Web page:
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Afghan Women Rising

Author: Gayle Tzemach Lemmon, Senior Fellow for Women and Foreign Policy
Fall 2010
Ms. Magazine


In an airy two-story house behind a metal gatewatched over by an armed guard in Afghanistan's capital city, Fatima Hakim Zada sits in a hulking black leather executive chair in front of a newish silver Dell computer and explains why she went into the construction business.

“I was in Afghanistan and I saw the civil war; I saw everything damaged and destroyed,” she says. “This thought was always in my head: ‘I have to be in construction; I have to help improve the conditions here.'”

Though barely in her late 20s, Hakim Zada speaks, in her tentative English, like a veteran entrepreneur. She got her start in business at 8 years old when the Taliban took over Kabul. She and her sister and mother launched a carpet company in their living room, providing work for more than 50 women in their neighborhood. Once the Taliban left and the international community arrived, the young woman took what she had learned from her work and headed to university. But before long, she was back in business, while continuing her studies.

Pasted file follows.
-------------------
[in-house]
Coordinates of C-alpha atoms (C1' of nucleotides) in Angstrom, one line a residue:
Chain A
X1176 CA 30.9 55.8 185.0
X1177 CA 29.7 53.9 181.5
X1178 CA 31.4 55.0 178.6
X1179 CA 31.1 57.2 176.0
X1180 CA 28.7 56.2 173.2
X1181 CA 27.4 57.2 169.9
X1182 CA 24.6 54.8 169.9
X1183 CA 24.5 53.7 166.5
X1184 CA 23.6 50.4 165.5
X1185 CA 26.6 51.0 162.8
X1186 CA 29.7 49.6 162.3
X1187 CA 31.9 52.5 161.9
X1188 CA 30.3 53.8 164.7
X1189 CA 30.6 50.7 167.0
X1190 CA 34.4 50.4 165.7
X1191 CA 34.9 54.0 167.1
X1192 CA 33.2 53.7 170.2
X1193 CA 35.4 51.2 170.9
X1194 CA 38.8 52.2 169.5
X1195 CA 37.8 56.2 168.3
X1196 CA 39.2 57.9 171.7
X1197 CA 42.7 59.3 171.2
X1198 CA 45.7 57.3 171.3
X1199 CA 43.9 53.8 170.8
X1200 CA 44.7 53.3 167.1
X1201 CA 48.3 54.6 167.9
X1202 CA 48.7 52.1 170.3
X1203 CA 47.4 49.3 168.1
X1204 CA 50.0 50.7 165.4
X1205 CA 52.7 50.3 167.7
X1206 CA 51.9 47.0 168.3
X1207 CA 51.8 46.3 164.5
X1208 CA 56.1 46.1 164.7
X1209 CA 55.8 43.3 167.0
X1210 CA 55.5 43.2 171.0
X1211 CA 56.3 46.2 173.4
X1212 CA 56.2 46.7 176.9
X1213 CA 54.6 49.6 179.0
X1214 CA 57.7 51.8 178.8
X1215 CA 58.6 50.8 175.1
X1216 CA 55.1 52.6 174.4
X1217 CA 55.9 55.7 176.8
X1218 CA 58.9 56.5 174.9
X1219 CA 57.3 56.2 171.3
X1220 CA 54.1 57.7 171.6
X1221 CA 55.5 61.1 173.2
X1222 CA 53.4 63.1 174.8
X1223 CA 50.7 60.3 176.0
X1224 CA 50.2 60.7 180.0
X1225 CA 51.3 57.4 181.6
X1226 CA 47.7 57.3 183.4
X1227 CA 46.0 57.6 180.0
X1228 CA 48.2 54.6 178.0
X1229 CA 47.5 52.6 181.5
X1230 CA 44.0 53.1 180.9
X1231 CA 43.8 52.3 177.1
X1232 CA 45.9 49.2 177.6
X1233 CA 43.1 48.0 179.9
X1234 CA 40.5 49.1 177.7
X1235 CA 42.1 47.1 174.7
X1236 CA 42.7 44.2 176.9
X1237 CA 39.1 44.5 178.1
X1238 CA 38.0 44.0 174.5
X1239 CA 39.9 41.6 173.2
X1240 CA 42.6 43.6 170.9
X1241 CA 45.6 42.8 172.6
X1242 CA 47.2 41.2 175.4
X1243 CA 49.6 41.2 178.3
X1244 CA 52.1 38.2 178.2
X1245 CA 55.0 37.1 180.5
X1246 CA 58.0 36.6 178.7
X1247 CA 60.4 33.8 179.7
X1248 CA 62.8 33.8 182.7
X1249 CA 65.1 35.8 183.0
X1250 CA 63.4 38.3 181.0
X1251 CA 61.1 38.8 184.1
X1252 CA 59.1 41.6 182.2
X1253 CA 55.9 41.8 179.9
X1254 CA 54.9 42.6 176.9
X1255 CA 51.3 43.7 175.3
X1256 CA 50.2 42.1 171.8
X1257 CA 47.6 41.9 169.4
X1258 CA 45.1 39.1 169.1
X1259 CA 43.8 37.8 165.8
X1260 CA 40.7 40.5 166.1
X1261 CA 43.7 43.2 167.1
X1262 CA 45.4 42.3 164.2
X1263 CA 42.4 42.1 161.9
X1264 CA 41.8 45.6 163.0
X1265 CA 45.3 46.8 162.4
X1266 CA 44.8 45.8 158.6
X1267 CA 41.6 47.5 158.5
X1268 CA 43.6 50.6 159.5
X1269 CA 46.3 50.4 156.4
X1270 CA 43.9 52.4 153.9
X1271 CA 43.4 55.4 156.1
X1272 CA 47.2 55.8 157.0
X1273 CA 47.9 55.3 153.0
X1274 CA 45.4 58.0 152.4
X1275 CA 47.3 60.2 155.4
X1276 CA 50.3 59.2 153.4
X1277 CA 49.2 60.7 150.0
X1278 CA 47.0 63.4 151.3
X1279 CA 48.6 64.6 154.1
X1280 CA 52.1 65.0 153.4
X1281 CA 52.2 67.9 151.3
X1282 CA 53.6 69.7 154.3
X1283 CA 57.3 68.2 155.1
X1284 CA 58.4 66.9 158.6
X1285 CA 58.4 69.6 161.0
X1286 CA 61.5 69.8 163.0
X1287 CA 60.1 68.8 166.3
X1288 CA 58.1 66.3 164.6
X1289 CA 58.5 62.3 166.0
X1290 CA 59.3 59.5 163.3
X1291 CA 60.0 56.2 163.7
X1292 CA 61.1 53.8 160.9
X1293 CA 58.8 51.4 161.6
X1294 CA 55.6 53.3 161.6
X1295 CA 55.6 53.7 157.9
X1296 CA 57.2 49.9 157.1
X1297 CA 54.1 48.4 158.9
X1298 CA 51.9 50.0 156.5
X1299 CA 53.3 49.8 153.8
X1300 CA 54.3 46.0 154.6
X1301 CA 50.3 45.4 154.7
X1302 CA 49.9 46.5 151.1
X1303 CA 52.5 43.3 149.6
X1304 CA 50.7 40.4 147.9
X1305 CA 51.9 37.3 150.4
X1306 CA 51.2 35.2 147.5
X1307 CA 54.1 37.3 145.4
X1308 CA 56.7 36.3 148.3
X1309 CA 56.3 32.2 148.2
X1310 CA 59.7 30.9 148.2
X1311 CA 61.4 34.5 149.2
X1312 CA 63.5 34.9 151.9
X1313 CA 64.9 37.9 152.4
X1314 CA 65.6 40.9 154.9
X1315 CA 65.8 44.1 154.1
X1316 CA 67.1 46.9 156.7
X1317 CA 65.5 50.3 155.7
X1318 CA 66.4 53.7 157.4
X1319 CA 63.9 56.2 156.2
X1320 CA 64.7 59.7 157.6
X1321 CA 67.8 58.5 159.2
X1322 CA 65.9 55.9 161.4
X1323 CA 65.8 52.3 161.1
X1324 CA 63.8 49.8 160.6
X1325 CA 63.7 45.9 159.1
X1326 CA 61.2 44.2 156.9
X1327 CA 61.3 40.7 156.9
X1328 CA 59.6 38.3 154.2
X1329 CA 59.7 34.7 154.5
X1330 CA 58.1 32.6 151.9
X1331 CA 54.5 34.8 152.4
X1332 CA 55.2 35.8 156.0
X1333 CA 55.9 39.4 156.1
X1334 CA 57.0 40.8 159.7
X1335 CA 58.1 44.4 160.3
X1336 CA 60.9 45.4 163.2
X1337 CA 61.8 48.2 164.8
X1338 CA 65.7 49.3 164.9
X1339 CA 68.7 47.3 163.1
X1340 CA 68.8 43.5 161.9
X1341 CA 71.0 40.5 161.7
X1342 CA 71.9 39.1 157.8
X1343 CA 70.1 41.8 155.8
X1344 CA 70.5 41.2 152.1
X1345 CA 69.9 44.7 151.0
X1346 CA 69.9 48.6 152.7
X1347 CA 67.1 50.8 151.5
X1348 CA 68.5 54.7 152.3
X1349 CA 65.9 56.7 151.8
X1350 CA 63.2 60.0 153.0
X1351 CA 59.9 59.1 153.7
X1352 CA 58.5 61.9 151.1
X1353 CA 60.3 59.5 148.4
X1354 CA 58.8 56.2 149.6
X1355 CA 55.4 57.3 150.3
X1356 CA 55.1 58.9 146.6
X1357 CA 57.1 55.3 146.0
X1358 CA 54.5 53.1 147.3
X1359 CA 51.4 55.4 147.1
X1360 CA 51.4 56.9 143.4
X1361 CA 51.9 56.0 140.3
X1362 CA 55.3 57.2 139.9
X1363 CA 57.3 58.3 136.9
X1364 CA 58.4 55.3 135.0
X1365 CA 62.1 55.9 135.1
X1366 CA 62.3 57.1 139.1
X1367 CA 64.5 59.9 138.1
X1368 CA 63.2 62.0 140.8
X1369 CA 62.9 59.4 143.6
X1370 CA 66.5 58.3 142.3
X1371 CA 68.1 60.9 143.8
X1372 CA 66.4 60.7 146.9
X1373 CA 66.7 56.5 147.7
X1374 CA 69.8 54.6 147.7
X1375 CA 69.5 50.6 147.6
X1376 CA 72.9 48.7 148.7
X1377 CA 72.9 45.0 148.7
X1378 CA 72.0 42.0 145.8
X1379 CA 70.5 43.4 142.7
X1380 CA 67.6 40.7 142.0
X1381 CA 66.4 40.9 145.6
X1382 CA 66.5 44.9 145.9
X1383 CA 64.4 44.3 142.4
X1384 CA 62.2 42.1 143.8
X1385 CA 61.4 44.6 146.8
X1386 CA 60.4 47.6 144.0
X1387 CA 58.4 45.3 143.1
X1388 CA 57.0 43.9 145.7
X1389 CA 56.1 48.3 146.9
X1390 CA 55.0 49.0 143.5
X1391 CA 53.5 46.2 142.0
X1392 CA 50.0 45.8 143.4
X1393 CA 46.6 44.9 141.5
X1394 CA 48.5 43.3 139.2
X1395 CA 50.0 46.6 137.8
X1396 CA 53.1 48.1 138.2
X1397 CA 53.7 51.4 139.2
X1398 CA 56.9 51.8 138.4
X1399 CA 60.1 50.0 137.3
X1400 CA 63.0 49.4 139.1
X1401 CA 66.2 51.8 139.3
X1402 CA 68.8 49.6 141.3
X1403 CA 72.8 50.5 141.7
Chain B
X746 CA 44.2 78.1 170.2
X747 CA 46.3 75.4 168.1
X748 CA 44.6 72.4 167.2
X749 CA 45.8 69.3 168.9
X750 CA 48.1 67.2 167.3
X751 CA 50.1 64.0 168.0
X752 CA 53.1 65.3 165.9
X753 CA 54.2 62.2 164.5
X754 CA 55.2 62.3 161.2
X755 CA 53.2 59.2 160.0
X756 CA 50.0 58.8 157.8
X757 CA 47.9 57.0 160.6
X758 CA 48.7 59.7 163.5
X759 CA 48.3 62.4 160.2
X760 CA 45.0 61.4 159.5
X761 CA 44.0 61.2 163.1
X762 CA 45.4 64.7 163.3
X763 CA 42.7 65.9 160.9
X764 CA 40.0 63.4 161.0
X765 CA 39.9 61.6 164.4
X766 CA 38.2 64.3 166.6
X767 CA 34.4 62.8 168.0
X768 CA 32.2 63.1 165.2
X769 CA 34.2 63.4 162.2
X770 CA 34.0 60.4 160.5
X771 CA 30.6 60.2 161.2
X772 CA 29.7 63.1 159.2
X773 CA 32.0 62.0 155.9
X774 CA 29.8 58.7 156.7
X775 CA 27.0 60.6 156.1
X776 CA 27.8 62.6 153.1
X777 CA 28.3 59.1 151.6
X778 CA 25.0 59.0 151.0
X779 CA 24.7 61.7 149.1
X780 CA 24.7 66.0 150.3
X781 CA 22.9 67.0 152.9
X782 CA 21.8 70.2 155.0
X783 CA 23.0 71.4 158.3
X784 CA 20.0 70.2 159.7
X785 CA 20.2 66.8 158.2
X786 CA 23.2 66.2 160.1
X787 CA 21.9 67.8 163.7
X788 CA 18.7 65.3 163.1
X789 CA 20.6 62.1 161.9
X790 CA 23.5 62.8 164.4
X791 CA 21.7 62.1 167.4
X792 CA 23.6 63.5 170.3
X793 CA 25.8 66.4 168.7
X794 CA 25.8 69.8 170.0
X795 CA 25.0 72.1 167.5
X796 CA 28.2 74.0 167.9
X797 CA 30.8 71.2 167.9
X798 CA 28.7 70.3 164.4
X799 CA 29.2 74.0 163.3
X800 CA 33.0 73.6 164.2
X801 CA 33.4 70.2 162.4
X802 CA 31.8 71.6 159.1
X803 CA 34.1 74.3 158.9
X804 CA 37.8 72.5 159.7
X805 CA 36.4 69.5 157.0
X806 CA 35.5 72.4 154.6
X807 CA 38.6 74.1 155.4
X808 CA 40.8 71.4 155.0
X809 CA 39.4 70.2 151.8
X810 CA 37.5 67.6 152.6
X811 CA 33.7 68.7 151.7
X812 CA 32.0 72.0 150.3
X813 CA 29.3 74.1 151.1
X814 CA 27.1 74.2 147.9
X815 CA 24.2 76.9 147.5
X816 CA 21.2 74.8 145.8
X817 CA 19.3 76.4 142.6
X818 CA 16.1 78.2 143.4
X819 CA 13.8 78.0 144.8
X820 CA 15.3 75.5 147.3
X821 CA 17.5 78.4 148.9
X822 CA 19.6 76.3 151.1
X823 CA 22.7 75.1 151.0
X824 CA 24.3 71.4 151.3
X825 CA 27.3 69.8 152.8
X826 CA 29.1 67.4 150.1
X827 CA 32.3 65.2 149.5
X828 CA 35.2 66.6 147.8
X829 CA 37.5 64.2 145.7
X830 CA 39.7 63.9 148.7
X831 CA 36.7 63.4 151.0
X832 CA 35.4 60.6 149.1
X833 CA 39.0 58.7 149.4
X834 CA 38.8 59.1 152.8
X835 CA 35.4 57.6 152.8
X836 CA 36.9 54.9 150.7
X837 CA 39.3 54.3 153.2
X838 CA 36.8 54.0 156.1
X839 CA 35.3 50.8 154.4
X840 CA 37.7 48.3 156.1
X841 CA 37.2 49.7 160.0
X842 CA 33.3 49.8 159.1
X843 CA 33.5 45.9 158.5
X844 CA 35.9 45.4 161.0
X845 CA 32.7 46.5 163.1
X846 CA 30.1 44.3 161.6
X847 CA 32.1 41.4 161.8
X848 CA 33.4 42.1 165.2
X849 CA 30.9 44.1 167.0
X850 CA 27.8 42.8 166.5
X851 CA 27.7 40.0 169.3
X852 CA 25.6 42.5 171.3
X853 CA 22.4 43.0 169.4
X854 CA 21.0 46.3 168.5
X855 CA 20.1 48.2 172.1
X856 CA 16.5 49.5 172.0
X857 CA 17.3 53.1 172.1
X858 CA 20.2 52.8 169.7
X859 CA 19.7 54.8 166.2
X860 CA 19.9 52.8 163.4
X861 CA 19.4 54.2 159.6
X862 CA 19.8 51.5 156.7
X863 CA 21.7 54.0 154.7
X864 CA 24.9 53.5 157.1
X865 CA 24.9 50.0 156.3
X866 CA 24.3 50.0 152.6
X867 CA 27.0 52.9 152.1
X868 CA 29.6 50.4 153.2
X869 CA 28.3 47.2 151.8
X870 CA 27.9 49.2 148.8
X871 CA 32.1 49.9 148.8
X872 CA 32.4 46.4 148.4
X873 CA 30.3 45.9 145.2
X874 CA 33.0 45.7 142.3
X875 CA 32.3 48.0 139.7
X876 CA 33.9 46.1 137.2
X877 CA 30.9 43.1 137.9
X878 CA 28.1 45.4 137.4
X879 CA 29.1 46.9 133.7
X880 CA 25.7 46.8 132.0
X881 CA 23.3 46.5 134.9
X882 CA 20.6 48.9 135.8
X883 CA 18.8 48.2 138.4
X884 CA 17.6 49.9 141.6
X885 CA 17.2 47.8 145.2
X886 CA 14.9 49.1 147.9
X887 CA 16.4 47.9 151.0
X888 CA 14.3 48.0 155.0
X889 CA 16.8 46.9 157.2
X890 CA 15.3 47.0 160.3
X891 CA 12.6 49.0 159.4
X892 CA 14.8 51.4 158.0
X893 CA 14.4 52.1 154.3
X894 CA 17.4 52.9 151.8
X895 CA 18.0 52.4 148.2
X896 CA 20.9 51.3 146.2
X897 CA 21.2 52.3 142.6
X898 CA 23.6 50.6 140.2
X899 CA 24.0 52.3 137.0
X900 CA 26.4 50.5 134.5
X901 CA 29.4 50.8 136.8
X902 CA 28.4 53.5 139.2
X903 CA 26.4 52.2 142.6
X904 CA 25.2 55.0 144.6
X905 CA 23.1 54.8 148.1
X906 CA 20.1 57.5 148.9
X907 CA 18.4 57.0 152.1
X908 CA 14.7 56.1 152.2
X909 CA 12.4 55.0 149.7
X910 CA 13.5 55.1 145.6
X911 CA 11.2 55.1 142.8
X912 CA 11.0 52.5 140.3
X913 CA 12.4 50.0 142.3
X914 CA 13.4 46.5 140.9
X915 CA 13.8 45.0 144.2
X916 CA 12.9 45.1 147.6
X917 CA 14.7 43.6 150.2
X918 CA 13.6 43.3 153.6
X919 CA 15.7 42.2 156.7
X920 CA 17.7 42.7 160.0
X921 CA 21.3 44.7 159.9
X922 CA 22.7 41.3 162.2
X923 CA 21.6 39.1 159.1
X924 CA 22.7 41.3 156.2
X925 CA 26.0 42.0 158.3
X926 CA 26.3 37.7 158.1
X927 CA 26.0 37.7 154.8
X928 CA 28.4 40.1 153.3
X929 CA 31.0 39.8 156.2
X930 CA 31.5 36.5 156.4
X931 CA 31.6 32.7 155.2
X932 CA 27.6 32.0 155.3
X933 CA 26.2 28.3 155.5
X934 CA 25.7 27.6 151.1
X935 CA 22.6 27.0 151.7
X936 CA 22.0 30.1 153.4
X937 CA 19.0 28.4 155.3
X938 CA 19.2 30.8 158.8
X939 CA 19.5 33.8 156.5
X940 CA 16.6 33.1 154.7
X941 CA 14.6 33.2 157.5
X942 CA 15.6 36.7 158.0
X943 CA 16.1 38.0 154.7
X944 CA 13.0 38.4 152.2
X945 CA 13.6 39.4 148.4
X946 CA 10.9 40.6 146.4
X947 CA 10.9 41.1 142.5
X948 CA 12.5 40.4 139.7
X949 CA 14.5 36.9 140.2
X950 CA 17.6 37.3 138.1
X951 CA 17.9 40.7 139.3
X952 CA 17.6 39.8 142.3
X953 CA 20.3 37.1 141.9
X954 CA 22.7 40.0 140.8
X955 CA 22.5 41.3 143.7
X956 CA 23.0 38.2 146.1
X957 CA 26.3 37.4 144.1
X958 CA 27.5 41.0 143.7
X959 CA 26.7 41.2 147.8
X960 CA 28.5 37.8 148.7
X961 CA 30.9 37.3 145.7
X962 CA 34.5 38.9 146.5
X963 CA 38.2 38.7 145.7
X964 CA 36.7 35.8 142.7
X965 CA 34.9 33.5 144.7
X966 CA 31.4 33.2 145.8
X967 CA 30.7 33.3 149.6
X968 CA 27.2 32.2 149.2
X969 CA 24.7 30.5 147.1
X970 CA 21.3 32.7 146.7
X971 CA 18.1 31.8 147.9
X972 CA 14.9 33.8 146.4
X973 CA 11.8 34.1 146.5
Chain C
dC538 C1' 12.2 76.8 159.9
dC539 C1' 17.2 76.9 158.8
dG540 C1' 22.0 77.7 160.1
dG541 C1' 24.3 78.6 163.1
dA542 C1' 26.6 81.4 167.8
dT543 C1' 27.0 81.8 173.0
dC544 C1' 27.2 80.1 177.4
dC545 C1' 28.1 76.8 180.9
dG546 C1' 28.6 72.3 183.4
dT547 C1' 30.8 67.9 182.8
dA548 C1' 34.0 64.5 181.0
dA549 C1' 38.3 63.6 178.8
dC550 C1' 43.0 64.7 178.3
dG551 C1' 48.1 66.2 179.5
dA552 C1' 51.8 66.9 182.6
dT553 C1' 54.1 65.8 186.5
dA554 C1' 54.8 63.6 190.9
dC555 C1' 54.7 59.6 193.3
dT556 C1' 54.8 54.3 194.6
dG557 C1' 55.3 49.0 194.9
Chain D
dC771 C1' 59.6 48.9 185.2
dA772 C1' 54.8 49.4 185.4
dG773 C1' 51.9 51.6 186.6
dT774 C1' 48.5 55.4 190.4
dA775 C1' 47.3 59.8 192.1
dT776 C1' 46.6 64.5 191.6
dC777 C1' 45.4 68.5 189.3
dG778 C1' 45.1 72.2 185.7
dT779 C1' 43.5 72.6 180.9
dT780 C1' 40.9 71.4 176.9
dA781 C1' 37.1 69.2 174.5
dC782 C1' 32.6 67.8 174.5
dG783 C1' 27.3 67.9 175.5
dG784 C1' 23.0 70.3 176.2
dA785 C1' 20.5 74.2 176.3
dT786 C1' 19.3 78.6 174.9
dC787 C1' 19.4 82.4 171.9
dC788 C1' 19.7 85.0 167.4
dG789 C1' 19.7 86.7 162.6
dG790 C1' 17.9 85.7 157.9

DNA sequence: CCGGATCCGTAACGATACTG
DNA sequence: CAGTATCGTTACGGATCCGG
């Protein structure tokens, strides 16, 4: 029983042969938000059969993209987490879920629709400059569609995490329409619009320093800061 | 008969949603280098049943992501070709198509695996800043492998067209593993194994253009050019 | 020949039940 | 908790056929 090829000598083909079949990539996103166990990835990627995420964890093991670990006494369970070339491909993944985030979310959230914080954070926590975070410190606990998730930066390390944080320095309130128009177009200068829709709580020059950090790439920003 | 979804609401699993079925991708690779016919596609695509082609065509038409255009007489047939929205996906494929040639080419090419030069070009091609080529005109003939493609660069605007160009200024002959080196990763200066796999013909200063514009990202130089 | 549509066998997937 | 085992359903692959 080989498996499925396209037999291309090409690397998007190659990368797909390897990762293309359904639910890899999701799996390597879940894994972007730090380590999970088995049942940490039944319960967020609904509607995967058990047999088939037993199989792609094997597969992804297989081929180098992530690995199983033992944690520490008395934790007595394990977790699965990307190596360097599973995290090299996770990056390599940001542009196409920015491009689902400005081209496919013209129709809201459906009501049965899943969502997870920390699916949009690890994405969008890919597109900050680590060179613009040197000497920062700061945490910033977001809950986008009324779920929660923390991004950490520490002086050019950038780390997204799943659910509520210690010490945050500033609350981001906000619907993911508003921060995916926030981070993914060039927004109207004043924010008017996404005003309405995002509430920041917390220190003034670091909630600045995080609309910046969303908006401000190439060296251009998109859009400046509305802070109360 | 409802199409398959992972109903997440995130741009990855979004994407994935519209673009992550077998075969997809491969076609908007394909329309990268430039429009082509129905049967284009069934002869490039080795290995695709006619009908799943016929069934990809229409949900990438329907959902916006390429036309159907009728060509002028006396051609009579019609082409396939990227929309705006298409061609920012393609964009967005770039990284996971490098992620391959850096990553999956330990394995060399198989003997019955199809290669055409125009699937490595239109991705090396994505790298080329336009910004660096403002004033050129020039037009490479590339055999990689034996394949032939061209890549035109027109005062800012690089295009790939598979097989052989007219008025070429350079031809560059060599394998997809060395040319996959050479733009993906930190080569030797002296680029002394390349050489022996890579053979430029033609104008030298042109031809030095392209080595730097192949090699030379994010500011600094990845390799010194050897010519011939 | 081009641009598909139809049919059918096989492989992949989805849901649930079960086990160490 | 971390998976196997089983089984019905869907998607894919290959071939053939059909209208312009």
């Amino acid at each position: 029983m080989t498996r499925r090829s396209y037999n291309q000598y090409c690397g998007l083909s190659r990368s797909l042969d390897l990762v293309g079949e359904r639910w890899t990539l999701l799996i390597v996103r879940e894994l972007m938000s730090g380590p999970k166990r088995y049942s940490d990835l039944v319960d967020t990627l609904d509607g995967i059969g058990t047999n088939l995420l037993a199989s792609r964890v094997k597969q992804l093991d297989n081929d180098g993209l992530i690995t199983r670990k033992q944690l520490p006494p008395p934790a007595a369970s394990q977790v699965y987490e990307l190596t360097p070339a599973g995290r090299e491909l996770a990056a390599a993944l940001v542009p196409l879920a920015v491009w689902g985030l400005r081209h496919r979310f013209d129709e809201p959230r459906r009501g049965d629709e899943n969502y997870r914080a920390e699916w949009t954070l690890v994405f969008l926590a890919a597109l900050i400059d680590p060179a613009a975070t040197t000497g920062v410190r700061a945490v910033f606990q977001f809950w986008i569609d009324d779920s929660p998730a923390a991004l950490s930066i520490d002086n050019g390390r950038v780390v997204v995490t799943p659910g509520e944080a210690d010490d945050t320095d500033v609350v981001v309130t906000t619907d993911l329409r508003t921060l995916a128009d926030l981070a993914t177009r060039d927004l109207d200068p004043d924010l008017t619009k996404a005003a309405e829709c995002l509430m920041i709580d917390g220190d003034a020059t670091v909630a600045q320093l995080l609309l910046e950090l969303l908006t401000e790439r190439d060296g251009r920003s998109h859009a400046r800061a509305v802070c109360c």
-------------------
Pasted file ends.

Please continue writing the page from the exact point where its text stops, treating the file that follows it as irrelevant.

Demo Ltd., the firm Hakim Zada started with her uncle in 2002, now counts 75 employees and has completed more than 20 construction projects across the country, including roads and airports. Hakim Zada graduated from Goldman Sachs' 10,000 Women program—which offers five weeks or more of management training—and is now mentoring other aspiring businesswomen. She is also helping make a business plan for a kindergarten her younger sister hopes to open.

Hakim Zada is hardly alone in embracing entrepreneurship as a path to progress for women and their families. Six years ago, Bakht Nazira Niazi started her own business selling women's clothing and shawls. She expanded into a Kabul storefront she now shares with her husband, who has launched a line of women's jewelry. Both have taken part in the New York nonprofit Bpeace's program for high-potential entrepreneurs. Niazi exports to U.S. customers, helps other women in Kabul and the country's provinces launch their own ventures, and has even joined other businesswomen in lobbying the Afghan government for more women- and business-friendly policies.

“The economy is the basis of everything in our families,” says Niazi.  “If you are working and you have a good job, you can educate your children and you will have far less problems in society.”

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